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Ensemble Intercontemporain Comes To Boston, Collage New Music Keeps Exploring

Pierre Boulez with Ensemble Intercontemporain. (Courtesy Institute of Contemporary Art, Boston)
Pierre Boulez with Ensemble Intercontemporain. (Courtesy Institute of Contemporary Art, Boston)
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The most glamorous 20th-century music coming up is surely the rare appearance in Boston of the stupendous Ensemble Intercontemporain, the chamber group founded in 1972 by Pierre Boulez, which he’s led on many memorable recordings.

The concert, at the Institute of Contemporary Art, in conjunction with the ICA’s exhibit Leap Before You Look: Black Mountain College 1933 - 1957, is a program of works by Boulez himself (including the "Second Piano Sonata," "Livre pour quatuor" and "12 Notations") and four works by John Cage, who, while he was teaching at Black Mountain between 1949 and 1954, was corresponding with Boulez, and introducing his students to the works of the young French firebrand. At the concert on Sunday, Nov. 15, performances of the music will be interspersed with readings from their letters.

But I’m just as excited about the whole 2015-'16 season of Collage New Music. The music it was playing when it was founded in 1972 isn’t so new anymore, but this estimable group of BSO players and distinguished freelancers under the direction of David Hoose has maintained a sense of exploration as well as history.

The coming season combines the retrospective and the elegiac with the adventurous. The season-opener (this Sunday, Nov. 1, at Pickman Hall) is a tribute to the late Gunther Schuller — one of the monumental Boston figures: Pulitzer Prize and MacArthur “genius” grant-winning composer, conductor, author, historian, administrator, teacher and coiner of the now famous term “third stream” for music combining classical and jazz. (Here's a listen back with Schuller talking about this with Terry Gross on Fresh Air in 1988.)

Gunther Schuller, pictured here conducting at Jordan Hall, passed away this June. (Courtesy Boston Symphony Orchestra)
Gunther Schuller, pictured here conducting at Jordan Hall, passed away this June. (Courtesy Boston Symphony Orchestra)

Schuller died of leukemia last June at the age of 89, but he was composing up to the very end. And this Nov. 1 Collage concert includes a world premiere: Schuller’s "Singing Poems," with soprano Mary Mackenzie, written for Collage. The program begins with another piece written for this ensemble, Schuller’s 1988 "Bouquet for Collage," described as “an infectiously virtuoso instrumental suite of character pieces.” In between come pieces by Mexican composer Ricardo Zohn-Muldoon, a premiere by Boston composer Paul Brust, and Rand Steiger’s "Elliott’s Instruments," in homage to the late Elliott Carter (about whom more later).

The Collage press release also generously lists a performance of Schuller’s "Grand Concerto for Percussion and Keyboards," a piece commissioned for Collage founder, percussionist Frank Epstein, and the New England Conservatory Percussion Ensemble, which will be performed at Jordan Hall, Nov. 19.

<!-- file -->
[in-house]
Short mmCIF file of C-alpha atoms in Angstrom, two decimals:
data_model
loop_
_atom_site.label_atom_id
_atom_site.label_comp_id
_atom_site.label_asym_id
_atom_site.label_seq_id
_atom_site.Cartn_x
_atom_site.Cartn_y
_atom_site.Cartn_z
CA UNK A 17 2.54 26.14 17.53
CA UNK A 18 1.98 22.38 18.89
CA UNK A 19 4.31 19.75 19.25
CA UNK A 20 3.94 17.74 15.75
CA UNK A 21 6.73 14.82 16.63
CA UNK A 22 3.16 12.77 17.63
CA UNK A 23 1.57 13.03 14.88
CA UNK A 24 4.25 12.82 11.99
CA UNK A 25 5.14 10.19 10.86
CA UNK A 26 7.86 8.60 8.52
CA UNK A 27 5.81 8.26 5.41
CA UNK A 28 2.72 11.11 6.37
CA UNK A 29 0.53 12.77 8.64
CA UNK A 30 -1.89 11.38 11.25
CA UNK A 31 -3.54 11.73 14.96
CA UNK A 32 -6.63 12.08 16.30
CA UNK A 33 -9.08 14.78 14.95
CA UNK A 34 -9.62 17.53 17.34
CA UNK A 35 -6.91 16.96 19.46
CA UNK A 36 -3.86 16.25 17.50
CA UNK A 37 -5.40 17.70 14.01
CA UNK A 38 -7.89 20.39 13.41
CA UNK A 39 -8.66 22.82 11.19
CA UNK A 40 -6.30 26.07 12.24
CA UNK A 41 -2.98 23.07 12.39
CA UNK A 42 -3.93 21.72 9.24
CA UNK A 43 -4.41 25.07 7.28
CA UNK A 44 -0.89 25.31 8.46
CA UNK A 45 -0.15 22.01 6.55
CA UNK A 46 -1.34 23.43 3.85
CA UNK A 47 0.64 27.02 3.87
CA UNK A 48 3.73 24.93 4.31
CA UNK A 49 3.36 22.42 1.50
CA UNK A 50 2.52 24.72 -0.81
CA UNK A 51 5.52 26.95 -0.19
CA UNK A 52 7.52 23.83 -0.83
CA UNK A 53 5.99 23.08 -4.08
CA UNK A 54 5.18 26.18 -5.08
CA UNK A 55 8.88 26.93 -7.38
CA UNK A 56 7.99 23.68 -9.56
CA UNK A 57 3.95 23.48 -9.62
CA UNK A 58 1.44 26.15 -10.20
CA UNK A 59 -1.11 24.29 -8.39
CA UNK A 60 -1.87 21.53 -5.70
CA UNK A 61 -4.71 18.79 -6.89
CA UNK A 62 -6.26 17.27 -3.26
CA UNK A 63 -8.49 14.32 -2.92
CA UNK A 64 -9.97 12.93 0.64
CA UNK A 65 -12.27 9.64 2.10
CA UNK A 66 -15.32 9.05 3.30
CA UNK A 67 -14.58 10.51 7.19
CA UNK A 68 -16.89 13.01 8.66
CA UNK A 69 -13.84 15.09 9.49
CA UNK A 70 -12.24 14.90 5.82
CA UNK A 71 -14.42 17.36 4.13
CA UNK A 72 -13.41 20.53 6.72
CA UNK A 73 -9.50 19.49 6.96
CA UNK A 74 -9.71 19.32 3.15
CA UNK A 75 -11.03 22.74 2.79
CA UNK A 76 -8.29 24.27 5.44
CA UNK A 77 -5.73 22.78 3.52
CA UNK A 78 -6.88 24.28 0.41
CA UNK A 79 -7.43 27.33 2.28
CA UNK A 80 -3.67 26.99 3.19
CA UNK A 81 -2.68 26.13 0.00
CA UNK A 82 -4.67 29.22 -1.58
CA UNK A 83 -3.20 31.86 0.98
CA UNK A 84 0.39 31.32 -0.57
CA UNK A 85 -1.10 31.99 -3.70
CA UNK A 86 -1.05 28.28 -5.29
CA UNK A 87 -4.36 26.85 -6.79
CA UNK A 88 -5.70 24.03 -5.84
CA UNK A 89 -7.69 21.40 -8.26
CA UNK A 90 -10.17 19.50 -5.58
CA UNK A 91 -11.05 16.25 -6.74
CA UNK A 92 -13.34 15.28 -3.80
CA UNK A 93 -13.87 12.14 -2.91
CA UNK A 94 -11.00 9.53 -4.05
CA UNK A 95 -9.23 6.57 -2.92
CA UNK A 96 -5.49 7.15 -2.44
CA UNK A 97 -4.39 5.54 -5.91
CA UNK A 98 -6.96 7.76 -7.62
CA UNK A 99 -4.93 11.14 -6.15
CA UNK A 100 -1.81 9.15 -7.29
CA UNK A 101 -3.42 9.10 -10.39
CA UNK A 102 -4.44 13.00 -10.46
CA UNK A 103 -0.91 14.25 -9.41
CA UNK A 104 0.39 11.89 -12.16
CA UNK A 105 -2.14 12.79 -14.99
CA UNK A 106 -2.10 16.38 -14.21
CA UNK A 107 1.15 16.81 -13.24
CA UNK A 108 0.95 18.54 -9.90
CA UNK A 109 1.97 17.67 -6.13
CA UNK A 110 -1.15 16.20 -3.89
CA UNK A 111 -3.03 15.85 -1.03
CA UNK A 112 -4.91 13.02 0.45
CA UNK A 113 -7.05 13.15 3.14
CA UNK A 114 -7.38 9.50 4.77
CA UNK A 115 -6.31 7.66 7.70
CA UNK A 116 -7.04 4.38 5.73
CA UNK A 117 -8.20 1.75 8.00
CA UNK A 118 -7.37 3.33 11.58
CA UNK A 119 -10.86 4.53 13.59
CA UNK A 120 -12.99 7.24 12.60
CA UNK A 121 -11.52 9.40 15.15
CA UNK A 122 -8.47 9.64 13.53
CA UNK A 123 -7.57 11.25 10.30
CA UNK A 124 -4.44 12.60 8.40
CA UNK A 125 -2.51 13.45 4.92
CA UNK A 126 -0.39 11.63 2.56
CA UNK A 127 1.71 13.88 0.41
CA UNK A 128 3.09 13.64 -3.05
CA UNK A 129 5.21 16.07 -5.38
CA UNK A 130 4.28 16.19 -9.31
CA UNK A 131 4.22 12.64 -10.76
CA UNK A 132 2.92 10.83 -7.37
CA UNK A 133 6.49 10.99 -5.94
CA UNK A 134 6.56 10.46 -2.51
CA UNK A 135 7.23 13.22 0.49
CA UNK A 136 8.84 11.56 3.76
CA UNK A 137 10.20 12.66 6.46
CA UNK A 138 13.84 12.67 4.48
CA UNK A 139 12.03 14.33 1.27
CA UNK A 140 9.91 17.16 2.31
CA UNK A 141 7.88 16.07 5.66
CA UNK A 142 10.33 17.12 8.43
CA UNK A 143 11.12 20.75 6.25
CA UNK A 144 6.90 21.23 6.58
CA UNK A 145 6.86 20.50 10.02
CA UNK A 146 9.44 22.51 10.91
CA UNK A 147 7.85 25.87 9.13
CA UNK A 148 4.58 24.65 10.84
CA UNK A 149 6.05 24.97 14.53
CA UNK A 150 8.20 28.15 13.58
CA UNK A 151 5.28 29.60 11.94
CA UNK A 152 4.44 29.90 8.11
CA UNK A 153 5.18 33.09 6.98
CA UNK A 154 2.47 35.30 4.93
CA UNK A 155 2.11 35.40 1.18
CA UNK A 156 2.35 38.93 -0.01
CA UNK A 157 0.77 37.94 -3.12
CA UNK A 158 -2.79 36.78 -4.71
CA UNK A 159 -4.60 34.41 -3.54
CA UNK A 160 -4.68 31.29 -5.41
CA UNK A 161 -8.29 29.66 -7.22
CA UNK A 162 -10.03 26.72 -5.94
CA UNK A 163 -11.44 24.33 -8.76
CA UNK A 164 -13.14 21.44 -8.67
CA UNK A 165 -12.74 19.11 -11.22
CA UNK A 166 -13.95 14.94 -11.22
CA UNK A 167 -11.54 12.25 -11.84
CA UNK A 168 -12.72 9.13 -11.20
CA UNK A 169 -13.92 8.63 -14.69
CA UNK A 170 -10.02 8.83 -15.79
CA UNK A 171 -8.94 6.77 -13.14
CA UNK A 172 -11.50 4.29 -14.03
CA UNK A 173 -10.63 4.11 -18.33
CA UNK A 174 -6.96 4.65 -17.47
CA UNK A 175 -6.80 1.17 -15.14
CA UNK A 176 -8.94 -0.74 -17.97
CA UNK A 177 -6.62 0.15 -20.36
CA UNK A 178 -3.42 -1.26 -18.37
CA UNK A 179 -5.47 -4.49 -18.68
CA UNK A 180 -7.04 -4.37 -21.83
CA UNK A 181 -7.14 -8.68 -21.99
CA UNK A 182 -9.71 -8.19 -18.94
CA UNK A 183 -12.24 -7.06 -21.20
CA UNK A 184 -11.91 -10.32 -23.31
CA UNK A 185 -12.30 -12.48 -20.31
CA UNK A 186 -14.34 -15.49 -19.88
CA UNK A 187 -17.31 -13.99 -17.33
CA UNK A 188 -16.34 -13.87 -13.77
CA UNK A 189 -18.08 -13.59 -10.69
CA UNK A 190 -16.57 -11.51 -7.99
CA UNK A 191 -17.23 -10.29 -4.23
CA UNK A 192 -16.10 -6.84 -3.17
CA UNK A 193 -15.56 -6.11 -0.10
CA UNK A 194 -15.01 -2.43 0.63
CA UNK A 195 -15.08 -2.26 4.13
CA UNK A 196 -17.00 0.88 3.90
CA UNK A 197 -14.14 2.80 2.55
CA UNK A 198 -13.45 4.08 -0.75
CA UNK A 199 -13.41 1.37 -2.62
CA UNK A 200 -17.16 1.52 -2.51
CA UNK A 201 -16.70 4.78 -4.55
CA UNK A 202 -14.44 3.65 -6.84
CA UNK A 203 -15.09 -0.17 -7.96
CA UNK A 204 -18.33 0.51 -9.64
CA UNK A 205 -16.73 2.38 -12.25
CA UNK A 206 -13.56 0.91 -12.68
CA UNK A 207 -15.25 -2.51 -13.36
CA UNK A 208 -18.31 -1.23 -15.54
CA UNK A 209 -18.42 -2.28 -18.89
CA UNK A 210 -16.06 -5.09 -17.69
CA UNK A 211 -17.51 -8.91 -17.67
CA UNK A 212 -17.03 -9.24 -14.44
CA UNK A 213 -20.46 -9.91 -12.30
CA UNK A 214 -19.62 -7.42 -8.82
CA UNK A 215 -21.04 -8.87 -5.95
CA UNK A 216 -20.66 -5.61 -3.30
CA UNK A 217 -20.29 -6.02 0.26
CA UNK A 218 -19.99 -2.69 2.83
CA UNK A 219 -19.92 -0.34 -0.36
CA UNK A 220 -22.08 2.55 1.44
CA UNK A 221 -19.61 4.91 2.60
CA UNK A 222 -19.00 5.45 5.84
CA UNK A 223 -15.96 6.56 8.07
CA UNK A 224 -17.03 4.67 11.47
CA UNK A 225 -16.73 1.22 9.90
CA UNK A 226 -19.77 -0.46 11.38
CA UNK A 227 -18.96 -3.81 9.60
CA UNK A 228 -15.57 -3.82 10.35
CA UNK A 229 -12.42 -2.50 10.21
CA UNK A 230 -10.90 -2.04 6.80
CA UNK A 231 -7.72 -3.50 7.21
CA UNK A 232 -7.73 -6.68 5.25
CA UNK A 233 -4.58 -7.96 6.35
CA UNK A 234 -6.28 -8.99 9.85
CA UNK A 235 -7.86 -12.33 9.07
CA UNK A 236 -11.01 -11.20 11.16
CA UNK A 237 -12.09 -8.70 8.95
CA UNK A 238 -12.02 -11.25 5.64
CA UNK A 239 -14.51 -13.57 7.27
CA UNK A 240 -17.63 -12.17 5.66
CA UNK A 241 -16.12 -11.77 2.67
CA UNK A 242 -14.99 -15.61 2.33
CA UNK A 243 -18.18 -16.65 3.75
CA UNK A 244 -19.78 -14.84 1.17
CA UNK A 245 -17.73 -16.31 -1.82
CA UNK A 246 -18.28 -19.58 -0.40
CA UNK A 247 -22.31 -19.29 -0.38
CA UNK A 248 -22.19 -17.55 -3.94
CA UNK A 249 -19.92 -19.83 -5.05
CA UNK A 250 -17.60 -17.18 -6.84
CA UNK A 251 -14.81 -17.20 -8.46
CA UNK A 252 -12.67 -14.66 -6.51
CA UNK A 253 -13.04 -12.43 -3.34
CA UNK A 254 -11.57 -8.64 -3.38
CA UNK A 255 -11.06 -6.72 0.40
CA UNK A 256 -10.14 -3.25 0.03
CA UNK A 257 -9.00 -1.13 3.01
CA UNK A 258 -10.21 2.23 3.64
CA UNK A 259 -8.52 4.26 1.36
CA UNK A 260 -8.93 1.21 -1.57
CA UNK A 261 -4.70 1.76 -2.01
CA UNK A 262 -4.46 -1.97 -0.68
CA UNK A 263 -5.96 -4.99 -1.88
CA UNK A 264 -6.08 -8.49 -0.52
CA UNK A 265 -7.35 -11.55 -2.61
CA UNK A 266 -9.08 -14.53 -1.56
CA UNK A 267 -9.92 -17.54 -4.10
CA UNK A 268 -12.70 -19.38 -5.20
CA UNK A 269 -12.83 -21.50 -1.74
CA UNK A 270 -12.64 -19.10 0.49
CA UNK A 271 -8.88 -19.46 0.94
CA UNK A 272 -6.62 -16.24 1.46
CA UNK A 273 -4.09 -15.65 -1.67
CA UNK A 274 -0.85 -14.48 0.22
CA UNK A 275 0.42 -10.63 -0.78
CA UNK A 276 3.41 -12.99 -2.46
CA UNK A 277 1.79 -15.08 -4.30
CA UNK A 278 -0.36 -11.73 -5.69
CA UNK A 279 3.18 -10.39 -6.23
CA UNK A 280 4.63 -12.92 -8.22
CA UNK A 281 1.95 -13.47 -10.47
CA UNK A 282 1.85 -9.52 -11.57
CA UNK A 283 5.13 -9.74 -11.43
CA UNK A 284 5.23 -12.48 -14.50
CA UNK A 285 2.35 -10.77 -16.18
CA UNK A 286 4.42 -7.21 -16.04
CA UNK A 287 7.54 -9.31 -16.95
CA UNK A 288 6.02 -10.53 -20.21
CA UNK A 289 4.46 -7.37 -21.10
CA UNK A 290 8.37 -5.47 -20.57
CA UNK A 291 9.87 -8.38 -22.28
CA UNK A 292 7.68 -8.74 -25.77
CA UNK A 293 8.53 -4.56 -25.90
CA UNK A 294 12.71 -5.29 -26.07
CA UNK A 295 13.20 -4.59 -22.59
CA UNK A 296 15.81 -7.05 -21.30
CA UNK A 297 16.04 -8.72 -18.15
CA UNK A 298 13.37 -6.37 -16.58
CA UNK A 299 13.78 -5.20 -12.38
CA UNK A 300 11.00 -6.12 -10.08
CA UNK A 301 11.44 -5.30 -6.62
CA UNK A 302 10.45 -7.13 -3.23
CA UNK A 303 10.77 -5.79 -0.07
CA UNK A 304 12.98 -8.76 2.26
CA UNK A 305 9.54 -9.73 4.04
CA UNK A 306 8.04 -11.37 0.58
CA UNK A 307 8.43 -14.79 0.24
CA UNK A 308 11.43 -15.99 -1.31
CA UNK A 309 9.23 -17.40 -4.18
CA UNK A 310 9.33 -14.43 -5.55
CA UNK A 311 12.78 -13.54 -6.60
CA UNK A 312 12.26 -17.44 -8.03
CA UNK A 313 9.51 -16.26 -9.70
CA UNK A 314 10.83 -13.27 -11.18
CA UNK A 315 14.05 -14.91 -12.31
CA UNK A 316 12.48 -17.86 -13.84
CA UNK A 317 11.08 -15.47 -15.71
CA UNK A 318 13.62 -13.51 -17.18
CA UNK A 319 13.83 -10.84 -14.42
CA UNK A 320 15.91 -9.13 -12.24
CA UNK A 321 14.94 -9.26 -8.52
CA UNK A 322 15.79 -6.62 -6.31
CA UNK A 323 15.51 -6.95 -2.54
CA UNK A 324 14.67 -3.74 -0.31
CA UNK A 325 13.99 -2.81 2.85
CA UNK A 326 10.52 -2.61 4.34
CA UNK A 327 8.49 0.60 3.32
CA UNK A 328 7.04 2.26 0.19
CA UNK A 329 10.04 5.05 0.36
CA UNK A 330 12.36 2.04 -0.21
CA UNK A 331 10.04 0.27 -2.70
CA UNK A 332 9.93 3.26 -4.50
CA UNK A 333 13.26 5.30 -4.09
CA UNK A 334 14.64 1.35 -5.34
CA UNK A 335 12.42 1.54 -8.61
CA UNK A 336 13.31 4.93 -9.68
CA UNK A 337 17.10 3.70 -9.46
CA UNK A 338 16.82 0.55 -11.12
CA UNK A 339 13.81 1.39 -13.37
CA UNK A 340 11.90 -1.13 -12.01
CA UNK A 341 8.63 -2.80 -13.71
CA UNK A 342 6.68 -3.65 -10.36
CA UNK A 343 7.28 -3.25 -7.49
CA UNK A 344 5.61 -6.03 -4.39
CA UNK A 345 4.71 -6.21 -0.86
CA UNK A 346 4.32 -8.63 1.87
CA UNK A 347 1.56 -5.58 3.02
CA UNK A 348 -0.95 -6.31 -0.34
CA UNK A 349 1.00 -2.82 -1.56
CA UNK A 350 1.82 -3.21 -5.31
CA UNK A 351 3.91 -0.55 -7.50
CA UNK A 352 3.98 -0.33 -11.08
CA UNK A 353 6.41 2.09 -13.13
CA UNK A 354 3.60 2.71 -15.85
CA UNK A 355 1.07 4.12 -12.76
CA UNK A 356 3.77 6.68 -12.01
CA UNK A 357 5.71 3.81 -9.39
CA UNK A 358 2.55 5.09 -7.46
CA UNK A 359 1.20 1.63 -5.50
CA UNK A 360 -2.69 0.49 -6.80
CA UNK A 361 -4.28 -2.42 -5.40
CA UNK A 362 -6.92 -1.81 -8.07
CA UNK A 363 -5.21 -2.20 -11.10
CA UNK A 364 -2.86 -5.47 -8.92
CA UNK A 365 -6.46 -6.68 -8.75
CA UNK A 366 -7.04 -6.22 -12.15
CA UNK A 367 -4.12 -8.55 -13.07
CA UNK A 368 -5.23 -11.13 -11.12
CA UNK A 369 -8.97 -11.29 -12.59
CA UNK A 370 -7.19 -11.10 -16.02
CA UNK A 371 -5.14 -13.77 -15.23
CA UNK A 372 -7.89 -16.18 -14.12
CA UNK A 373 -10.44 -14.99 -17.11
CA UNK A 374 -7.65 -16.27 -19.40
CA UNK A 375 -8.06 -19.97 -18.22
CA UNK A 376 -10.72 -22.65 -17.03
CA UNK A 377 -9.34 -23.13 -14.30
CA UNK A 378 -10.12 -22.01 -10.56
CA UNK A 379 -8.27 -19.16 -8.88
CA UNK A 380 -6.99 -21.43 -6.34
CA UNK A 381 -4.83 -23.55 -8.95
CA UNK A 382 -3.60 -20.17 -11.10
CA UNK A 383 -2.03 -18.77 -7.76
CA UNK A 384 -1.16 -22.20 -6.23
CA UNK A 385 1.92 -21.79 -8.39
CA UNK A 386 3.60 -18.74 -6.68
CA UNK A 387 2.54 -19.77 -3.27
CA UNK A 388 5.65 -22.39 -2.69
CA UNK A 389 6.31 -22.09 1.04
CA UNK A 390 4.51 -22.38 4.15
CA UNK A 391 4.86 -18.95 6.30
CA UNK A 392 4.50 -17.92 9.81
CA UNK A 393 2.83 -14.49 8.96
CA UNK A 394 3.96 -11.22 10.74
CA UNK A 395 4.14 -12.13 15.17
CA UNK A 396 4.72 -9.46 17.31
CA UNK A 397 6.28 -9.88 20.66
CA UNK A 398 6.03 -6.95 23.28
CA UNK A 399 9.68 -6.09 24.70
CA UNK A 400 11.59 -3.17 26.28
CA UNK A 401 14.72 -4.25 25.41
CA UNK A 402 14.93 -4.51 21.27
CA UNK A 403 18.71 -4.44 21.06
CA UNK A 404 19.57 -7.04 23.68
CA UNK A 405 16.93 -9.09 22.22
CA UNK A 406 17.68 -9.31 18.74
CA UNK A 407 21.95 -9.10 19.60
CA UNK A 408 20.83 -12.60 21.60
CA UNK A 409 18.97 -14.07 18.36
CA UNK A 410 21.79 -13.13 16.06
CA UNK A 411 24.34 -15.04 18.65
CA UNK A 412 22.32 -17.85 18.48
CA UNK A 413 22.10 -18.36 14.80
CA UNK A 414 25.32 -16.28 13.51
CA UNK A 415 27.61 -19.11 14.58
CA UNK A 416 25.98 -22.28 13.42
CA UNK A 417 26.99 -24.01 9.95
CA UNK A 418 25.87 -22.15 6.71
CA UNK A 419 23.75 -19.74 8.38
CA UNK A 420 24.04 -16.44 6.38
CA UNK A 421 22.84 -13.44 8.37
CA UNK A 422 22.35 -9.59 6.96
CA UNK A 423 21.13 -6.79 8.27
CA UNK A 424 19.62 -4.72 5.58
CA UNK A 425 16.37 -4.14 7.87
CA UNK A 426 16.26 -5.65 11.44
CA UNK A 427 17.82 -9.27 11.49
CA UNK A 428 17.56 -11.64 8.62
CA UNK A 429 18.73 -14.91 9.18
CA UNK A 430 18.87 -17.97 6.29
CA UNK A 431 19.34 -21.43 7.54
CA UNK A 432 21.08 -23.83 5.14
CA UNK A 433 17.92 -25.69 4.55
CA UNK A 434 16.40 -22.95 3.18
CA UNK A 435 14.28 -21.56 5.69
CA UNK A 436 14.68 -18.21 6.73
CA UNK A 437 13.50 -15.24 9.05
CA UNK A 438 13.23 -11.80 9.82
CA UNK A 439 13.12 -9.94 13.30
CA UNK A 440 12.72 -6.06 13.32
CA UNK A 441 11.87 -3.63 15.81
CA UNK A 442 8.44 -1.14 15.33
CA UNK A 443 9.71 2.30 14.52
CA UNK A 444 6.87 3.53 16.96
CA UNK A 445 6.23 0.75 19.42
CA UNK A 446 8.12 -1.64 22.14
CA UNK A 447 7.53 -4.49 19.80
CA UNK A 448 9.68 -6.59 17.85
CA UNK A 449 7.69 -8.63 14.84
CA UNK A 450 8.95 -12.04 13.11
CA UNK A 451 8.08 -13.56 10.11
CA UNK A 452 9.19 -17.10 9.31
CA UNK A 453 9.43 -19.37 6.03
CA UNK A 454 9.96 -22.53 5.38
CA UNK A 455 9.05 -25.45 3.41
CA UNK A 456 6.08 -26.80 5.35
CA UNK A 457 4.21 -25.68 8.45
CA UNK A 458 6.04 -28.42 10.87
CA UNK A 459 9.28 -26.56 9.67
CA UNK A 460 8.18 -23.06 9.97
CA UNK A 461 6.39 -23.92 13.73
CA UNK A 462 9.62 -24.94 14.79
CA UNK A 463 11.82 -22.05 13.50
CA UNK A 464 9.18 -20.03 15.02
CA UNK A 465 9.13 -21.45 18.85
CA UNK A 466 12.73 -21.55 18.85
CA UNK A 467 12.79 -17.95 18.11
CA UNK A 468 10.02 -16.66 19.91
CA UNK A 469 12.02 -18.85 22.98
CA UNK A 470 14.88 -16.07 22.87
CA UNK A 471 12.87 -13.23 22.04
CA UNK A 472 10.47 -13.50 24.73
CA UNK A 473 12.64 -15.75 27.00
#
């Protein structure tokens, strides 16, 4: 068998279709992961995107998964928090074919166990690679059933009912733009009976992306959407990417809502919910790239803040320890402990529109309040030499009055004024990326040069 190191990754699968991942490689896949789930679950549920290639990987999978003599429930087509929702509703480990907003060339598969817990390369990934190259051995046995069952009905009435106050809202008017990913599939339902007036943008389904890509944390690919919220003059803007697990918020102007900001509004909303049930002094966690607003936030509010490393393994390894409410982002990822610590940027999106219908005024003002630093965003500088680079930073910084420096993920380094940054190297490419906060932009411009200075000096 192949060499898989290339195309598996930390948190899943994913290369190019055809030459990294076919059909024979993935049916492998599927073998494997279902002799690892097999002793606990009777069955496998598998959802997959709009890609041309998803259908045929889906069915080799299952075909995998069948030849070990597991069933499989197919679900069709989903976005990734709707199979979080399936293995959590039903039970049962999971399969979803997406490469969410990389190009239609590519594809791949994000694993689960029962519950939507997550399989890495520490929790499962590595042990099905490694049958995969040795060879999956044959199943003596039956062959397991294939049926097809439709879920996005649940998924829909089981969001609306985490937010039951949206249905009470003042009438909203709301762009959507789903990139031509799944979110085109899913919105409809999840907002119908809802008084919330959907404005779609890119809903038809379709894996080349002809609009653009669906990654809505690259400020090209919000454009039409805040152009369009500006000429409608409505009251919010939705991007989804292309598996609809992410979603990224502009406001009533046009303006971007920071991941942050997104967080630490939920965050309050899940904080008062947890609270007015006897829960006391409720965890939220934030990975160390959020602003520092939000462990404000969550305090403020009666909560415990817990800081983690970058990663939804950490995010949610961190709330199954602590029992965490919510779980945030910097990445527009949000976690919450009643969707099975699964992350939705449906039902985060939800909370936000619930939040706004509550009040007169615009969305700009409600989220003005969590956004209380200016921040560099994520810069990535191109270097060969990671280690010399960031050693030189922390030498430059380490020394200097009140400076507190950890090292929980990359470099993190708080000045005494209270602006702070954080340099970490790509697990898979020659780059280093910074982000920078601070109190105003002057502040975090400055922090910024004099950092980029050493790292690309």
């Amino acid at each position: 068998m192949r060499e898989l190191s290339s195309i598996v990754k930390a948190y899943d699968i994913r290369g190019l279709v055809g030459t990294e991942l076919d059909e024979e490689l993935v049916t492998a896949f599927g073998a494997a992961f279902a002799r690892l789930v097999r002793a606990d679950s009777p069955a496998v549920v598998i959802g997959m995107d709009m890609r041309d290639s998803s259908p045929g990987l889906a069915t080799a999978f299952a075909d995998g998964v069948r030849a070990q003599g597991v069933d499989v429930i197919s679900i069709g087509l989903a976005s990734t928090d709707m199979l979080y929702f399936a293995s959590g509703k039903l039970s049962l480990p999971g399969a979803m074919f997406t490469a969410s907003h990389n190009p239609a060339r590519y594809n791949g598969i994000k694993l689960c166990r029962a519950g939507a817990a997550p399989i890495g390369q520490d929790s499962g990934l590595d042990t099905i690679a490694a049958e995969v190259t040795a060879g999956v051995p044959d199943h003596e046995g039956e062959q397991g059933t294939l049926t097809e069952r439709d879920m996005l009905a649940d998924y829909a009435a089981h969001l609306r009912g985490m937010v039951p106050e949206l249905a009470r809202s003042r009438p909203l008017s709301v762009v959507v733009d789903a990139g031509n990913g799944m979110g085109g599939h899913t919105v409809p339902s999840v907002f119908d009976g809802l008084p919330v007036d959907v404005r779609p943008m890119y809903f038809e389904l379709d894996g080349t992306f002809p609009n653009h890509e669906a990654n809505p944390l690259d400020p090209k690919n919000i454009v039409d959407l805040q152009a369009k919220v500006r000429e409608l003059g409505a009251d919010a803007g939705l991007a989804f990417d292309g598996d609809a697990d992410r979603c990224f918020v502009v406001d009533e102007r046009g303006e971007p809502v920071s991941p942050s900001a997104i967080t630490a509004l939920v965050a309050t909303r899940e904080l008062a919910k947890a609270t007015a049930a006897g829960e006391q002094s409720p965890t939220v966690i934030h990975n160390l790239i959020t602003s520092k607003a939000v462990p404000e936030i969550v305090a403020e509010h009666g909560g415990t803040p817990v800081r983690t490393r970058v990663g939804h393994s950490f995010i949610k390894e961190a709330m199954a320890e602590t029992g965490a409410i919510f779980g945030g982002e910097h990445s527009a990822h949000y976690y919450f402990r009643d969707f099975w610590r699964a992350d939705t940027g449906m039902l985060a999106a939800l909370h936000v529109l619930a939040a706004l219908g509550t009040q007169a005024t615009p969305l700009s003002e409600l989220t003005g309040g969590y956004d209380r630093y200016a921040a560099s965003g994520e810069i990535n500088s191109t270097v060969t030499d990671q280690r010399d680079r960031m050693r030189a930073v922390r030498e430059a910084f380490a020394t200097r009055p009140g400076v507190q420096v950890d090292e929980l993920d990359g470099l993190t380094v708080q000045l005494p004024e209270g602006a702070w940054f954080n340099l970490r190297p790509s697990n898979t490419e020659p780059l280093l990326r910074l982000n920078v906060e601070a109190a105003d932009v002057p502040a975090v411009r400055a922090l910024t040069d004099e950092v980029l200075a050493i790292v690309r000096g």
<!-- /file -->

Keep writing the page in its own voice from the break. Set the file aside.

And on Nov. 22, at Jordan Hall, Gil Rose leads the Boston Modern Orchestra Project in yet another tribute to Schuller — this one including his "Journey into Jazz" and (with Odyssey Opera) Schuller’s neglected folk-opera, "The Fisherman and His Wife."

Collage returns on Jan. 10 for a program called Voices of Now and Tomorrow, which features the magnificent soprano Dominique Labelle in an extraordinary, mind-and heart-opening work, Yehudi Wyner’s "The Second Madrigal: Voices of Women" — along with pieces by David Rakowski, Chaya Czernowin and a new work by Collage ‘15-'16 fellow Talia Amar.

On the afternoon of Feb. 14, at MIT’s Killian Hall, Collage pays tribute to another beloved Boston composer in an Edward Cohen Memorial Concert called Eddie’s Musical Spheres, which also includes work by Nina Young, Seymour Shifrin and MIT’s Peter Child (his "Clare Cycle" — four settings of poems by the often-overlooked Romantic poet John Clare with soprano Nina Guo).

The last Collage concert of the season (back at Pickman, March 13) is the one to which I’m most looking forward — a long-overdue Boston tribute to Elliott Carter, Elliott’s Ears and Eras, with an exciting program of Carter masterpieces and less-often-heard solo works.

The concert begins with the piquant "Sonata for Flute, Oboe, Cello, and Harpsichord," one of the first pieces in the true Carter style, where ravishing melodies and harmonies sprout up unexpectedly in a complex world of multiple time sequences. Then beginning with the mesmerizing "Scrivo in Vento" (“written on the wind” — Carter loved puns) for solo flute, we’ll get solo pieces for violin, oboe, cello and piano, including the landmark "Piano Sonata," plus "Elegy," a duet for cello and piano. And closing the program will be one of my favorite new-music singers, the powerfully expressive Tony Arnold, singing one of my favorite Carter song cycles (I think his only one not in English), the intricately — sometimes teasingly — compelling and moving "Tempo e tempi," a mediation on, among other things, "Time" (and "Timing" — an issue dear to Carter’s heart), with witty and heartbreaking poems by the great 20th-century Italian masters, Montale, Quasimodo and Ungaretti. Be there or be square!


Lloyd Schwartz is a music critic for NPR’s Fresh Air and Senior Editor of Classical Music for New York Arts. Longtime Classical Music Editor of The Boston Phoenix, he was awarded the Pulitzer Prize for criticism in 1994. He is the Frederick S. Troy Professor of English at the University of Massachusetts Boston. Follow him on Twitter at @LloydSchwartz

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